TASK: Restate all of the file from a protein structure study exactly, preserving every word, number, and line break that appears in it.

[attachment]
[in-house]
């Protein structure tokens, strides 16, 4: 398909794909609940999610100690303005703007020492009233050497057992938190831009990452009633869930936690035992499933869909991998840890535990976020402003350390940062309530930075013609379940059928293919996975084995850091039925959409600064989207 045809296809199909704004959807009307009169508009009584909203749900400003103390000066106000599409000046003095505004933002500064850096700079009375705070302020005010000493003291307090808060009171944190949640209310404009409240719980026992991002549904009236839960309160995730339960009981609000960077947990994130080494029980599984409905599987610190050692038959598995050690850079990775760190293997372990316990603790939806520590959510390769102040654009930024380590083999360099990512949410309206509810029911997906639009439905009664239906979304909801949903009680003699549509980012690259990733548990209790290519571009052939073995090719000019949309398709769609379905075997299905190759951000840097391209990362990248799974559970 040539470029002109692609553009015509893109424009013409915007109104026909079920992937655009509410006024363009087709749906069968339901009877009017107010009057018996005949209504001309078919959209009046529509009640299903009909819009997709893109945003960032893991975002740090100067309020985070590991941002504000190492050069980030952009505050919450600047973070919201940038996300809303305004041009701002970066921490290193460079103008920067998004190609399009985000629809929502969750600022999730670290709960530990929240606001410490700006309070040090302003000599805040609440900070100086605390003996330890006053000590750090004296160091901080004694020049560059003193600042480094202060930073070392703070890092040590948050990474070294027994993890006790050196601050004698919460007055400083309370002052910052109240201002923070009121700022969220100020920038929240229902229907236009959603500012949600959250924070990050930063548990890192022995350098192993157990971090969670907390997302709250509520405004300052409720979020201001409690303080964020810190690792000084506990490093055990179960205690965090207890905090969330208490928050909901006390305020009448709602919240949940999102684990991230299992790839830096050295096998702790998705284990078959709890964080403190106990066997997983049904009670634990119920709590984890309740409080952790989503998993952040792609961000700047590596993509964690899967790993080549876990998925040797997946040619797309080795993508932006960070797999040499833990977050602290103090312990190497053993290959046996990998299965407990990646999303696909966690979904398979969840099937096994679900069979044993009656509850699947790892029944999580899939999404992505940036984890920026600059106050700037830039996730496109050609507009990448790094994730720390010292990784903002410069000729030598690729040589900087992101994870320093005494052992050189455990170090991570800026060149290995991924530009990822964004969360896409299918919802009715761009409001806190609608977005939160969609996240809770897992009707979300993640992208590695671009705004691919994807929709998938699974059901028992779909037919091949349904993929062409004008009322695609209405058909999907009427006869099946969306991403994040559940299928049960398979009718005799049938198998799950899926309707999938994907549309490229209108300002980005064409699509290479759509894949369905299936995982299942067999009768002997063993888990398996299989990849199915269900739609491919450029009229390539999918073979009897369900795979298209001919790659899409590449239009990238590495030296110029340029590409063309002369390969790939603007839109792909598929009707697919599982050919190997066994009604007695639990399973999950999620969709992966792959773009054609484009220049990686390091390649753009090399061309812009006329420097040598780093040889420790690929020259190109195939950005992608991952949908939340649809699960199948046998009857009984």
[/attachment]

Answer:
[in-house]
């Protein structure tokens, strides 16, 4: 398909794909609940999610100690303005703007020492009233050497057992938190831009990452009633869930936690035992499933869909991998840890535990976020402003350390940062309530930075013609379940059928293919996975084995850091039925959409600064989207 045809296809199909704004959807009307009169508009009584909203749900400003103390000066106000599409000046003095505004933002500064850096700079009375705070302020005010000493003291307090808060009171944190949640209310404009409240719980026992991002549904009236839960309160995730339960009981609000960077947990994130080494029980599984409905599987610190050692038959598995050690850079990775760190293997372990316990603790939806520590959510390769102040654009930024380590083999360099990512949410309206509810029911997906639009439905009664239906979304909801949903009680003699549509980012690259990733548990209790290519571009052939073995090719000019949309398709769609379905075997299905190759951000840097391209990362990248799974559970 040539470029002109692609553009015509893109424009013409915007109104026909079920992937655009509410006024363009087709749906069968339901009877009017107010009057018996005949209504001309078919959209009046529509009640299903009909819009997709893109945003960032893991975002740090100067309020985070590991941002504000190492050069980030952009505050919450600047973070919201940038996300809303305004041009701002970066921490290193460079103008920067998004190609399009985000629809929502969750600022999730670290709960530990929240606001410490700006309070040090302003000599805040609440900070100086605390003996330890006053000590750090004296160091901080004694020049560059003193600042480094202060930073070392703070890092040590948050990474070294027994993890006790050196601050004698919460007055400083309370002052910052109240201002923070009121700022969220100020920038929240229902229907236009959603500012949600959250924070990050930063548990890192022995350098192993157990971090969670907390997302709250509520405004300052409720979020201001409690303080964020810190690792000084506990490093055990179960205690965090207890905090969330208490928050909901006390305020009448709602919240949940999102684990991230299992790839830096050295096998702790998705284990078959709890964080403190106990066997997983049904009670634990119920709590984890309740409080952790989503998993952040792609961000700047590596993509964690899967790993080549876990998925040797997946040619797309080795993508932006960070797999040499833990977050602290103090312990190497053993290959046996990998299965407990990646999303696909966690979904398979969840099937096994679900069979044993009656509850699947790892029944999580899939999404992505940036984890920026600059106050700037830039996730496109050609507009990448790094994730720390010292990784903002410069000729030598690729040589900087992101994870320093005494052992050189455990170090991570800026060149290995991924530009990822964004969360896409299918919802009715761009409001806190609608977005939160969609996240809770897992009707979300993640992208590695671009705004691919994807929709998938699974059901028992779909037919091949349904993929062409004008009322695609209405058909999907009427006869099946969306991403994040559940299928049960398979009718005799049938198998799950899926309707999938994907549309490229209108300002980005064409699509290479759509894949369905299936995982299942067999009768002997063993888990398996299989990849199915269900739609491919450029009229390539999918073979009897369900795979298209001919790659899409590449239009990238590495030296110029340029590409063309002369390969790939603007839109792909598929009707697919599982050919190997066994009604007695639990399973999950999620969709992966792959773009054609484009220049990686390091390649753009090399061309812009006329420097040598780093040889420790690929020259190109195939950005992608991952949908939340649809699960199948046998009857009984």